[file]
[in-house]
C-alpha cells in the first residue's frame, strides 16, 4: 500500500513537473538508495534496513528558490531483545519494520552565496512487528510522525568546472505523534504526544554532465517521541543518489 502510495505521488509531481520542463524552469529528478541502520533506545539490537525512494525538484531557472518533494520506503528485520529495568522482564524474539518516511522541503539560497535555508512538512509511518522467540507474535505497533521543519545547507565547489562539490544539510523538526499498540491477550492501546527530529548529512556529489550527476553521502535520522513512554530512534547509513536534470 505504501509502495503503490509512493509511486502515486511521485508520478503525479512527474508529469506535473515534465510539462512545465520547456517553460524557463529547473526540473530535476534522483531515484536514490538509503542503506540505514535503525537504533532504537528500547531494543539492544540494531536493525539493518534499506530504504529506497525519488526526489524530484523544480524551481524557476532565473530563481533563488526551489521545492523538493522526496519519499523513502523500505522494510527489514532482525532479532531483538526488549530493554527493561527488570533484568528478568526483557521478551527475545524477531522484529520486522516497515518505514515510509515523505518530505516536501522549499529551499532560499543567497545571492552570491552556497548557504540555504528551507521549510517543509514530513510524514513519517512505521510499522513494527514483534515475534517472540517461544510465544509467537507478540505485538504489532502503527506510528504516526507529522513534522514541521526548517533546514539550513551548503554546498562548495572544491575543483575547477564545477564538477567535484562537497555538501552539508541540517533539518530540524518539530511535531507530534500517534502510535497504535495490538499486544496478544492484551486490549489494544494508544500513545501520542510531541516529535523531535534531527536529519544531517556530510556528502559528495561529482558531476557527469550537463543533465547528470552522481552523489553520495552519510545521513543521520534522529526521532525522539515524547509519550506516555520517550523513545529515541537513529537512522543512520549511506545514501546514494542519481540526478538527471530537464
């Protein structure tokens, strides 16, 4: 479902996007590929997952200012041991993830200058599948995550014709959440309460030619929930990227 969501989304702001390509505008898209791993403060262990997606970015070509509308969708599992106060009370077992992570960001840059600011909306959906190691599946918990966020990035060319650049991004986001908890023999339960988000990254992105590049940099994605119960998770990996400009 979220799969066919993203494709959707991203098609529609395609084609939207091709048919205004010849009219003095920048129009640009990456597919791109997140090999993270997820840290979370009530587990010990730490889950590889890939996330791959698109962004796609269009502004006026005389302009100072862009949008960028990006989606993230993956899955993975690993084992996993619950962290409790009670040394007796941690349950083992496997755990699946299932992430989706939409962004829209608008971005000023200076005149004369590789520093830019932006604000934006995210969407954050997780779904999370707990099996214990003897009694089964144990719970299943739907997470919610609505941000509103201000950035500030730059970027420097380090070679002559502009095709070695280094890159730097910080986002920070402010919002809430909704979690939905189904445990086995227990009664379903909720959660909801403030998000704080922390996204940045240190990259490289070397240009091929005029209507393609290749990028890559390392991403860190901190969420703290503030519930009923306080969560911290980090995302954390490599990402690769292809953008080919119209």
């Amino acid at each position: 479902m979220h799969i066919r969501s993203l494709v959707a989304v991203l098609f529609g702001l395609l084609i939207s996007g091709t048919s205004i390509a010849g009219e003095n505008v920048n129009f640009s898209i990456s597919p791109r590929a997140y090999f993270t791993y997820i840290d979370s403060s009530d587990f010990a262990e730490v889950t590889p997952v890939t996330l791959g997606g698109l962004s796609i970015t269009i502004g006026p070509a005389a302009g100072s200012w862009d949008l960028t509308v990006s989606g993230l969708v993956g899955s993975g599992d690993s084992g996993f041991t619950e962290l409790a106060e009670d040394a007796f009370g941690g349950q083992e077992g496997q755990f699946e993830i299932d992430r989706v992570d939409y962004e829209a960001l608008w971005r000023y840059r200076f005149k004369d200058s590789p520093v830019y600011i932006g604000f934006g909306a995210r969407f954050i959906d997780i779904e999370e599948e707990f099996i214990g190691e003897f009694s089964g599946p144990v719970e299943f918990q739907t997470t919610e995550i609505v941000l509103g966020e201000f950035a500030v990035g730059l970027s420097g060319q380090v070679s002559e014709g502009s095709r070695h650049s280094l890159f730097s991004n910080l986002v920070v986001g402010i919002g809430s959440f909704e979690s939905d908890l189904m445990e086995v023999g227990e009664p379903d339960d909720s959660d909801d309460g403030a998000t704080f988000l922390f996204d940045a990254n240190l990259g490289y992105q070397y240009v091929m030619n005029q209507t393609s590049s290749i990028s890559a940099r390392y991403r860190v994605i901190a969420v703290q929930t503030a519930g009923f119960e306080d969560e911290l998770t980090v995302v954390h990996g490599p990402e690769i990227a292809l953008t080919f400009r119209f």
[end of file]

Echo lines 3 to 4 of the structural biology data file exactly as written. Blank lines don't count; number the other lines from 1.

């Protein structure tokens, strides 16, 4: 479902996007590929997952200012041991993830200058599948995550014709959440309460030619929930990227 969501989304702001390509505008898209791993403060262990997606970015070509509308969708599992106060009370077992992570960001840059600011909306959906190691599946918990966020990035060319650049991004986001908890023999339960988000990254992105590049940099994605119960998770990996400009 979220799969066919993203494709959707991203098609529609395609084609939207091709048919205004010849009219003095920048129009640009990456597919791109997140090999993270997820840290979370009530587990010990730490889950590889890939996330791959698109962004796609269009502004006026005389302009100072862009949008960028990006989606993230993956899955993975690993084992996993619950962290409790009670040394007796941690349950083992496997755990699946299932992430989706939409962004829209608008971005000023200076005149004369590789520093830019932006604000934006995210969407954050997780779904999370707990099996214990003897009694089964144990719970299943739907997470919610609505941000509103201000950035500030730059970027420097380090070679002559502009095709070695280094890159730097910080986002920070402010919002809430909704979690939905189904445990086995227990009664379903909720959660909801403030998000704080922390996204940045240190990259490289070397240009091929005029209507393609290749990028890559390392991403860190901190969420703290503030519930009923306080969560911290980090995302954390490599990402690769292809953008080919119209």
């Amino acid at each position: 479902m979220h799969i066919r969501s993203l494709v959707a989304v991203l098609f529609g702001l395609l084609i939207s996007g091709t048919s205004i390509a010849g009219e003095n505008v920048n129009f640009s898209i990456s597919p791109r590929a997140y090999f993270t791993y997820i840290d979370s403060s009530d587990f010990a262990e730490v889950t590889p997952v890939t996330l791959g997606g698109l962004s796609i970015t269009i502004g006026p070509a005389a302009g100072s200012w862009d949008l960028t509308v990006s989606g993230l969708v993956g899955s993975g599992d690993s084992g996993f041991t619950e962290l409790a106060e009670d040394a007796f009370g941690g349950q083992e077992g496997q755990f699946e993830i299932d992430r989706v992570d939409y962004e829209a960001l608008w971005r000023y840059r200076f005149k004369d200058s590789p520093v830019y600011i932006g604000f934006g909306a995210r969407f954050i959906d997780i779904e999370e599948e707990f099996i214990g190691e003897f009694s089964g599946p144990v719970e299943f918990q739907t997470t919610e995550i609505v941000l509103g966020e201000f950035a500030v990035g730059l970027s420097g060319q380090v070679s002559e014709g502009s095709r070695h650049s280094l890159f730097s991004n910080l986002v920070v986001g402010i919002g809430s959440f909704e979690s939905d908890l189904m445990e086995v023999g227990e009664p379903d339960d909720s959660d909801d309460g403030a998000t704080f988000l922390f996204d940045a990254n240190l990259g490289y992105q070397y240009v091929m030619n005029q209507t393609s590049s290749i990028s890559a940099r390392y991403r860190v994605i901190a969420v703290q929930t503030a519930g009923f119960e306080d969560e911290l998770t980090v995302v954390h990996g490599p990402e690769i990227a292809l953008t080919f400009r119209f």